North America, on the other hand, got to see the tale of two powerhouses come head to head in a battle most expected to be a slugfest from start to finish. In one corner was Immortals, a team who was 2-6 in its semifinals appearances across both splits despite having a combined 33-3 regular season record. The chip on their shoulder could not have been more massive, with lingering fears that Dylan Falco and the rest of the coaching staff was unable to properly prepare the team when it mattered most, while stars Heo “Huni” Seung-hoon and Kim “Reignover” Yeu-jin sought to prove their journey from the most prestigious European franchise to a new one funded by angel investors on the other end of the world was worth it. At best, this should have been like watching the Highlanders scream down from their hilltops as they charged towards the English with bloodlust and pride in their hearts. Instead, we were left with a whimper. With the exception of a rather solid Game 3 performance, Immortals fans were left with pick and ban phases that seemed more scared of Cloud9’s win condition than aiming towards Immortals’ strengths, while Jason “WildTurtle” Tran regressed towards being more of a liability than an aid to his team. Change is coming to a franchise that had every chance to make worlds and fell apart at each hurdle, but until that happens, Immortals fans will sit at home and wonder what might have been if their team had performed half as well as they had throughout the regular season.

None of that should take away from Cloud9, the only team in the West willing to step up and make a massive statement this weekend. Jung “Impact” Eon-yeong has finally found a team and meta that works perfectly to his strengths, creating a terrifying force that should strike nightmares into anyone that remembers his Season 3 World Championship performance. Zachary “Sneaky” Scuderi has regained his ability to handle himself properly in the laning phase, thanks in no small part to Andy “Smoothie” Ta, who has easily become the most improved North American talent with his incredible Trundle and Tahm Kench play. Nicolaj “Jensen” Jensen reminded the rest of the West that life is a lot easier in this mid lane meta if you know how to play Cassiopeia. Even William “Meteos” Hartman found his niche, using pocket picks like Zac to make enemies adjust to his unusual play style and help dictate the pace of the game. All of these players deserve credit for what they’ve accomplished, but I want to give a special shout out to Coach Bok “Reapered” Han-gyu, my personal pick for Coach of the Year. This team was just one split removed from Hai “Hai” Du Lam needed to call every shot just to prevent the team from falling into an existential panic. Now, Reapered has his team working on all cylinders, with both strong objective play and incredible individual performances making Cloud9 the scariest Pool 3 team by far.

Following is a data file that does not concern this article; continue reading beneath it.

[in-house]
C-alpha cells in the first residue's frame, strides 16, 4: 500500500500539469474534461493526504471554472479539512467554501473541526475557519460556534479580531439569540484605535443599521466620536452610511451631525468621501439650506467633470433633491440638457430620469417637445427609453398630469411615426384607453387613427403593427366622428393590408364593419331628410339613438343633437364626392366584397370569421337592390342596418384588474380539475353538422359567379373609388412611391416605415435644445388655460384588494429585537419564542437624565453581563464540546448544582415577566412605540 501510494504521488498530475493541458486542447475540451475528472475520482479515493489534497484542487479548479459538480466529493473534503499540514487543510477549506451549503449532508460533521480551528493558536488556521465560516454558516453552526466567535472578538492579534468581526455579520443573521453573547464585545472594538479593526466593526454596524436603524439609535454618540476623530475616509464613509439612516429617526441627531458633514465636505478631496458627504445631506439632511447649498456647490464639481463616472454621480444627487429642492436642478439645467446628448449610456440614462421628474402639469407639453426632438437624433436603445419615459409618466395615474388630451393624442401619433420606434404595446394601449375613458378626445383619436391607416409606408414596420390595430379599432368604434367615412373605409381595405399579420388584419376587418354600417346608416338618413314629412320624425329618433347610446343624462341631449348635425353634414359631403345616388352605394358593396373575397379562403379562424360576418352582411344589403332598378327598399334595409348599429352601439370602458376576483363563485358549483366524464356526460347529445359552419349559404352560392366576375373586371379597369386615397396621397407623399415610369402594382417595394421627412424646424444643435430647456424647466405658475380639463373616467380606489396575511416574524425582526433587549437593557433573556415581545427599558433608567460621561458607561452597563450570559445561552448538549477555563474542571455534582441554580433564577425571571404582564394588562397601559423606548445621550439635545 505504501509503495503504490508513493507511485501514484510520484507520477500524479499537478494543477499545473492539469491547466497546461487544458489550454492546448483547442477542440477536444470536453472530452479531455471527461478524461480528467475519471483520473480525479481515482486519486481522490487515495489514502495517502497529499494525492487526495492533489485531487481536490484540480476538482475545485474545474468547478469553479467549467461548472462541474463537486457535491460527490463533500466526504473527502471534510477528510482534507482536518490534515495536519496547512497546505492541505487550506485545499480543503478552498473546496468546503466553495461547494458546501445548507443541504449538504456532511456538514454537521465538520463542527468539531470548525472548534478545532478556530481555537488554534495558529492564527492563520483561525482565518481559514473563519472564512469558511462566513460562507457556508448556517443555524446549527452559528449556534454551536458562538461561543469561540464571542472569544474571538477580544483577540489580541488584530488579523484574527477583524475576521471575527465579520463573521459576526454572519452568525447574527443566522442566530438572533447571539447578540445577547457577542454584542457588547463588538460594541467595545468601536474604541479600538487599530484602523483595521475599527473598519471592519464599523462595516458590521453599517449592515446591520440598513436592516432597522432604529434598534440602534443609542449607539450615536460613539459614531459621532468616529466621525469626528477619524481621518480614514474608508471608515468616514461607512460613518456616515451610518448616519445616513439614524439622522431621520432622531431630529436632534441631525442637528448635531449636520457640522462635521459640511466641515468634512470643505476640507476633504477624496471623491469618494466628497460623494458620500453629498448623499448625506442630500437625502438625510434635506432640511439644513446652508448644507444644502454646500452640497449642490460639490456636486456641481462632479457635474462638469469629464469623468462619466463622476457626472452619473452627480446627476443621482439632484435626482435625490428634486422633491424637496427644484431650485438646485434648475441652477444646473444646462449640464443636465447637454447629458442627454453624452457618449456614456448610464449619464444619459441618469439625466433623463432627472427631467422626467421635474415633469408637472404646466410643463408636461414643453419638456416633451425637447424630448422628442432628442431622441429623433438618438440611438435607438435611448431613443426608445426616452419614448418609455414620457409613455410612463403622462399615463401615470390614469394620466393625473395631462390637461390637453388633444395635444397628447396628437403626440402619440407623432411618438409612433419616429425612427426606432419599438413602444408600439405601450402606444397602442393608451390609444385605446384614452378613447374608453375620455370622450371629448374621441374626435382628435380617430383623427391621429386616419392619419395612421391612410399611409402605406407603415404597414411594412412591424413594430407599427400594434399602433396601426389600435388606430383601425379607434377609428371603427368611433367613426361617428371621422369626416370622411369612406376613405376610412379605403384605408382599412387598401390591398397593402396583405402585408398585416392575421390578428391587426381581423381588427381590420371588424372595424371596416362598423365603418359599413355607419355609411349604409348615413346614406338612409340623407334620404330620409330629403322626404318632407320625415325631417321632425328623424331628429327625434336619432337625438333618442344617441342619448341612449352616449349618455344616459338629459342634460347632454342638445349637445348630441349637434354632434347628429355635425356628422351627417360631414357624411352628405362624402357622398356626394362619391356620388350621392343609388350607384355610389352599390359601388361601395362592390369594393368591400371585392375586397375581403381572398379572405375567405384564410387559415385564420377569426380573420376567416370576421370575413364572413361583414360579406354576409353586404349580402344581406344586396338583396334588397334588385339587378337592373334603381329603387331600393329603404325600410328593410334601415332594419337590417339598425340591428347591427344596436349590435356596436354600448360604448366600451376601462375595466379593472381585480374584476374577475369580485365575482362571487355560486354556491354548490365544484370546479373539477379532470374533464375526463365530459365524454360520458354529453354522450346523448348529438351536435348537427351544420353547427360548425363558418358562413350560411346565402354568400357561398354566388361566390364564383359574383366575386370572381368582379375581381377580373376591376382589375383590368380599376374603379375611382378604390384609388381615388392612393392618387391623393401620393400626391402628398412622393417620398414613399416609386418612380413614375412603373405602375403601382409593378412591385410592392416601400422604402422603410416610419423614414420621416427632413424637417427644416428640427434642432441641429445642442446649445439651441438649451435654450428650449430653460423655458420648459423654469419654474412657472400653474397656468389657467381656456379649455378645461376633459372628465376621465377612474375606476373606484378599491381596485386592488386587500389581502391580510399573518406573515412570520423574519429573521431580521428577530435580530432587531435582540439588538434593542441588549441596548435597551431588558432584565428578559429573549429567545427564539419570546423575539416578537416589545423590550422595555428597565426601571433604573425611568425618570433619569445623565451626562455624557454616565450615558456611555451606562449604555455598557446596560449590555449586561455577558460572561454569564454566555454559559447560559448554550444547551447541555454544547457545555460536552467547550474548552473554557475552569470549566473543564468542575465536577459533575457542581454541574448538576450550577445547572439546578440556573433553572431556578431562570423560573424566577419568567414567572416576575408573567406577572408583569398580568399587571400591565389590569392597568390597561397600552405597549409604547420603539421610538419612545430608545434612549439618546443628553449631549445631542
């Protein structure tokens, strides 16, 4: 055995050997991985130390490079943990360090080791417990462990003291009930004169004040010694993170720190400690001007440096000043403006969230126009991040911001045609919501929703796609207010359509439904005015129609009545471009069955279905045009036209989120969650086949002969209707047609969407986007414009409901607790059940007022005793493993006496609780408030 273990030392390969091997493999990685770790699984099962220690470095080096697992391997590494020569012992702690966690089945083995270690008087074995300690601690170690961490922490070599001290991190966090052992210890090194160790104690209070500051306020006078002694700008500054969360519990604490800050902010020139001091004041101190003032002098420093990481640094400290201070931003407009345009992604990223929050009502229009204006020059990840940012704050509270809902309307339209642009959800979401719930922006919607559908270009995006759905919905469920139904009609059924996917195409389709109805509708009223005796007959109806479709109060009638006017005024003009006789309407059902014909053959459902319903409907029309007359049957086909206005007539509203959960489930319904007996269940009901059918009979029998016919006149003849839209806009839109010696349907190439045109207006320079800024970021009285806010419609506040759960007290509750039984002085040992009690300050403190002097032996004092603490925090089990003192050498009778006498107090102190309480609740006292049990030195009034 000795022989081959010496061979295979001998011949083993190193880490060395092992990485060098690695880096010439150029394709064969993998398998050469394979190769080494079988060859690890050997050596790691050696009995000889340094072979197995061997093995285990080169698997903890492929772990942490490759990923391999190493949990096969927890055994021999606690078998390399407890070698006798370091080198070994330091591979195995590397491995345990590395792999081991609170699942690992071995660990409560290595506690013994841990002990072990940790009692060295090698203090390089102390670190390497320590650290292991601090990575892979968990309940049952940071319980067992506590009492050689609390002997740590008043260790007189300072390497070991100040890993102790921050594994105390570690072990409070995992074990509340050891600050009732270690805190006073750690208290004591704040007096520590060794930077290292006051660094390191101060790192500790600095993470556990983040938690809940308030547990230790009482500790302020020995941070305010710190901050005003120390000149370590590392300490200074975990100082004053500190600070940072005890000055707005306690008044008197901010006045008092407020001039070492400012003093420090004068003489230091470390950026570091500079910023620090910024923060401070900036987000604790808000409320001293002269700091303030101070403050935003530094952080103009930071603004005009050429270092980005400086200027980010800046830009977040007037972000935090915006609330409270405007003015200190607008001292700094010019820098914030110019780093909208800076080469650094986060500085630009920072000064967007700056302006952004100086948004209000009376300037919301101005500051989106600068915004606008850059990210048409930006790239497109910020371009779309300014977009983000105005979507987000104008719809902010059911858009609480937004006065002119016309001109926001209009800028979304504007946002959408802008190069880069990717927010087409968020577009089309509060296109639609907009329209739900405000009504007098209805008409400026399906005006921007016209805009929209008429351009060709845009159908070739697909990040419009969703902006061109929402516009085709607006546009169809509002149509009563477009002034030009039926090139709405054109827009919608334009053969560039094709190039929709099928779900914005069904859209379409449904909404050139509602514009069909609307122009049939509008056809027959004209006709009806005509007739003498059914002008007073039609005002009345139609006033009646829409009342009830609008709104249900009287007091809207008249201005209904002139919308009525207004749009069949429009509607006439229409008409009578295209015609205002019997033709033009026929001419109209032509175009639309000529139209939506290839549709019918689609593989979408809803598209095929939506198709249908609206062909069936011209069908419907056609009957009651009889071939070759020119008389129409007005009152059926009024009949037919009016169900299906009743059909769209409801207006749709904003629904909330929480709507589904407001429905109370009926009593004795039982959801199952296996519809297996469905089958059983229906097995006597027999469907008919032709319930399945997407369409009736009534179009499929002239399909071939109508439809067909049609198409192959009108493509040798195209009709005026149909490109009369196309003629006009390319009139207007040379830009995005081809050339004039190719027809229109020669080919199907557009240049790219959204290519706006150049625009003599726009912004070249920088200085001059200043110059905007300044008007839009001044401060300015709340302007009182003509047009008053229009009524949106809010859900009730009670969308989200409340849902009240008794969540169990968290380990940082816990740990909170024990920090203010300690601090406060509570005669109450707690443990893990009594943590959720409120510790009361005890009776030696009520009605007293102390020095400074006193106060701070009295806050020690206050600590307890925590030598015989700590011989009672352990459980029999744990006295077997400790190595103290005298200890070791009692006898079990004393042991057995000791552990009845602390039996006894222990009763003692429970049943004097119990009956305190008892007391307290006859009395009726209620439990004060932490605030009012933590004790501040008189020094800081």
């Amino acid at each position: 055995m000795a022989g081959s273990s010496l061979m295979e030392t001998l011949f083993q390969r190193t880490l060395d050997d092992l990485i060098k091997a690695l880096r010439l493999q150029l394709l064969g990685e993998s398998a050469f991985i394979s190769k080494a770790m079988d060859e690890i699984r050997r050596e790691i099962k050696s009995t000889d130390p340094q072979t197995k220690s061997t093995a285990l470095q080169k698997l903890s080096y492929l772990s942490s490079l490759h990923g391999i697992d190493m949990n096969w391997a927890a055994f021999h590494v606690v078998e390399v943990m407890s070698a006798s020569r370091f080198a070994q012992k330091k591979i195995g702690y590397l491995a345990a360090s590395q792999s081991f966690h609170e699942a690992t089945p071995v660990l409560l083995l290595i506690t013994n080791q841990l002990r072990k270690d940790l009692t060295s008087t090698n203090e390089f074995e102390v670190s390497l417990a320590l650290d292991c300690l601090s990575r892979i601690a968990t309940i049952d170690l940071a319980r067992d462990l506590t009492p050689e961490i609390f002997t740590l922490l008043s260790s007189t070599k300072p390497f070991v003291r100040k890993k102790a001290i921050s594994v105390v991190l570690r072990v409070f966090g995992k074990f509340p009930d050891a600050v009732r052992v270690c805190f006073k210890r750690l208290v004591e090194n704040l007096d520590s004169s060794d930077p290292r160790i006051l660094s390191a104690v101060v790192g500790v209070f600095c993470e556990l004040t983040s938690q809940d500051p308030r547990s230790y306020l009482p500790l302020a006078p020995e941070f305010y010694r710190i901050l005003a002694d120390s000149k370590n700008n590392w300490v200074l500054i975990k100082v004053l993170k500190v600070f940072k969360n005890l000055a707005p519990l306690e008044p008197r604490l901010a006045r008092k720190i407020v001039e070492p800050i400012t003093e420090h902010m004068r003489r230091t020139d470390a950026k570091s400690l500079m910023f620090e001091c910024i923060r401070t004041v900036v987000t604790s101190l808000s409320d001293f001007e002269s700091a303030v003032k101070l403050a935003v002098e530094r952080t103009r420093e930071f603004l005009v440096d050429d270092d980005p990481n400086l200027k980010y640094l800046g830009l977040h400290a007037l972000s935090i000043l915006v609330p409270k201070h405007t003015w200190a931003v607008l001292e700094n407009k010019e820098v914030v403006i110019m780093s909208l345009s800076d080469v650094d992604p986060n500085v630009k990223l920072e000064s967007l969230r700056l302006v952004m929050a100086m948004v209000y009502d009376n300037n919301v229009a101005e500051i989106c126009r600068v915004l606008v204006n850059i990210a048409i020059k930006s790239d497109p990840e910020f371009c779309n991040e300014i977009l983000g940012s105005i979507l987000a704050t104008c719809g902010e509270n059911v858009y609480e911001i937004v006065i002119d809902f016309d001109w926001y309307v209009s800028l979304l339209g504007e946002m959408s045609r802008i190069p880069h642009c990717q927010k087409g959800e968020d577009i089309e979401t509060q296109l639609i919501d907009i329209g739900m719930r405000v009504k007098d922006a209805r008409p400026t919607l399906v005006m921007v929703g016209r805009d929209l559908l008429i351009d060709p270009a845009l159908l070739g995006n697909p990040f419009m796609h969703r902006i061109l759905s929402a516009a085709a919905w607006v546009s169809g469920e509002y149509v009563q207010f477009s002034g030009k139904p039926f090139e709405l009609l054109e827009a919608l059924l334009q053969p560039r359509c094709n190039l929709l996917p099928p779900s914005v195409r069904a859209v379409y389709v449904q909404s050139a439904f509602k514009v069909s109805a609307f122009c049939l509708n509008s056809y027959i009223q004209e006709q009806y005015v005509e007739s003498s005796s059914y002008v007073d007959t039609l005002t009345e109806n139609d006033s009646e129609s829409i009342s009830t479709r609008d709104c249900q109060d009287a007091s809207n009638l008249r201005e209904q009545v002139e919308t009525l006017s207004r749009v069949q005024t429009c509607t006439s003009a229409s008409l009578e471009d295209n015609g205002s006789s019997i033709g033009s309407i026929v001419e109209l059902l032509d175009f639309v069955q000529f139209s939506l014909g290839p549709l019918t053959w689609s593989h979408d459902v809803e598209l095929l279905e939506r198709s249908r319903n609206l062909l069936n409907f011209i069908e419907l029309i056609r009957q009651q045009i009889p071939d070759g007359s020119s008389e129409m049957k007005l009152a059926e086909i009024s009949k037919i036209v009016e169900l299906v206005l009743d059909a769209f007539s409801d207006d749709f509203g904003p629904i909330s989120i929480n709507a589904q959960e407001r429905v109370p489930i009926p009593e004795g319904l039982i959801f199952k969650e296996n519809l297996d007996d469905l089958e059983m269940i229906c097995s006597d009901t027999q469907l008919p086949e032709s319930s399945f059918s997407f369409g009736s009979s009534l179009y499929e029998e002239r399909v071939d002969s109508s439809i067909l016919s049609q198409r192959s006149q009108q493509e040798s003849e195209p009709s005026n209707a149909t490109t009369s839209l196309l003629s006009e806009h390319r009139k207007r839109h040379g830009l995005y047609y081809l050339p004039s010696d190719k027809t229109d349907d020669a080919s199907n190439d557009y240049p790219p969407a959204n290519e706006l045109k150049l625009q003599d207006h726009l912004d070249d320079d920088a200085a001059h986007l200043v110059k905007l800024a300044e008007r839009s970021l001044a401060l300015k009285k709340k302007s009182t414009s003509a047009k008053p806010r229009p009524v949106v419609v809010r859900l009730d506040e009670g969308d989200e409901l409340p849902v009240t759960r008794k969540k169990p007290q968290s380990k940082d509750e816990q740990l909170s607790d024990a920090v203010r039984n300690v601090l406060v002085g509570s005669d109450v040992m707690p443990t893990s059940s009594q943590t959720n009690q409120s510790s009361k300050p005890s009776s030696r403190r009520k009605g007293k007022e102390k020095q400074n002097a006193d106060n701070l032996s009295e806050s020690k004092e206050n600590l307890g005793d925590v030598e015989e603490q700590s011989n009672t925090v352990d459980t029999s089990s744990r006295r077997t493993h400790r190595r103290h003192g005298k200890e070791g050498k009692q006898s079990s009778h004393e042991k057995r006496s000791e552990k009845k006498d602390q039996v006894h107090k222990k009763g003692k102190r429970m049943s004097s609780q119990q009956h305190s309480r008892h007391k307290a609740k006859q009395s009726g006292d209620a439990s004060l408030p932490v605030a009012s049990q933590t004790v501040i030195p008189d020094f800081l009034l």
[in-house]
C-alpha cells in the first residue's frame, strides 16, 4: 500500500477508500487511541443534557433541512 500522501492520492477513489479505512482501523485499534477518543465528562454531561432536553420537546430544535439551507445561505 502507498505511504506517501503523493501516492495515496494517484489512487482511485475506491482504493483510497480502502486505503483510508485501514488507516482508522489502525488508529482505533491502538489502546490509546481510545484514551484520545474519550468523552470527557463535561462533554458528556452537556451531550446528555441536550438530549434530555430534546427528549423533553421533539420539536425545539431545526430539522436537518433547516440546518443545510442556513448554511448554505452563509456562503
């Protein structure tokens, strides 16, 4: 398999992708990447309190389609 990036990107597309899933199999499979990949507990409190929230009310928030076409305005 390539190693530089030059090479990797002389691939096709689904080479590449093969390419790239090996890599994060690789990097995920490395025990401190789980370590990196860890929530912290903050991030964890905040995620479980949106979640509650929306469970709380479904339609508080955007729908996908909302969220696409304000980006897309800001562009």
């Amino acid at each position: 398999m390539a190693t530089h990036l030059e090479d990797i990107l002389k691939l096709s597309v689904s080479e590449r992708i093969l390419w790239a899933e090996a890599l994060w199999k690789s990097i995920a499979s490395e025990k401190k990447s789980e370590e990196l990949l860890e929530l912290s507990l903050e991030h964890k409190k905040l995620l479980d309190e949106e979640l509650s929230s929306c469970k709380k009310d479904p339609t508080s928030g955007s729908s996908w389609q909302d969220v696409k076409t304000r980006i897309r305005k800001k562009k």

We’ll find out Saturday where these teams are playing and finally begin breaking down what is sure to be an exciting tournament. Walter “Ceades” Fedczuk and I plan on live streaming our reactions to the group drawing (details can be found here when we know more), but until then, go say hi to Walter and his new AMAZING profile picture that Vince Nairn and I picked out for him. Oh, and as always, enjoy the episode.

On today’s episode of the Rough Drafts Podcast, Chase “RedShirtKing” Wassenar and Walter “Ceades” Fedczuk look back at an underwhelming week of Western regionals and try to find whatever optimism they can. They begin with a breakdown of the European regionals, including Fnatic’s disappointing downfall and Splyce’s unconvincing worlds-clinching series against the Unicorns of Love. Then, they move on to the North American regionals, including Immortals’ collapse and Cloud9’s newfound dominance. They close with the three worst drafts of the weekend and the reveal of Walter’s new Twitter profile picture.

Be sure to subscribe to the Esports Rough Drafts Podcast on iTunes or Soundcloud to keep up with every episode. And if you happened to leave a nice review along the way, that’d be cool too.

Go to Unikrn today to bet alongside all your favorite esports matches for the chance to win awesome prizes.


Leave a Reply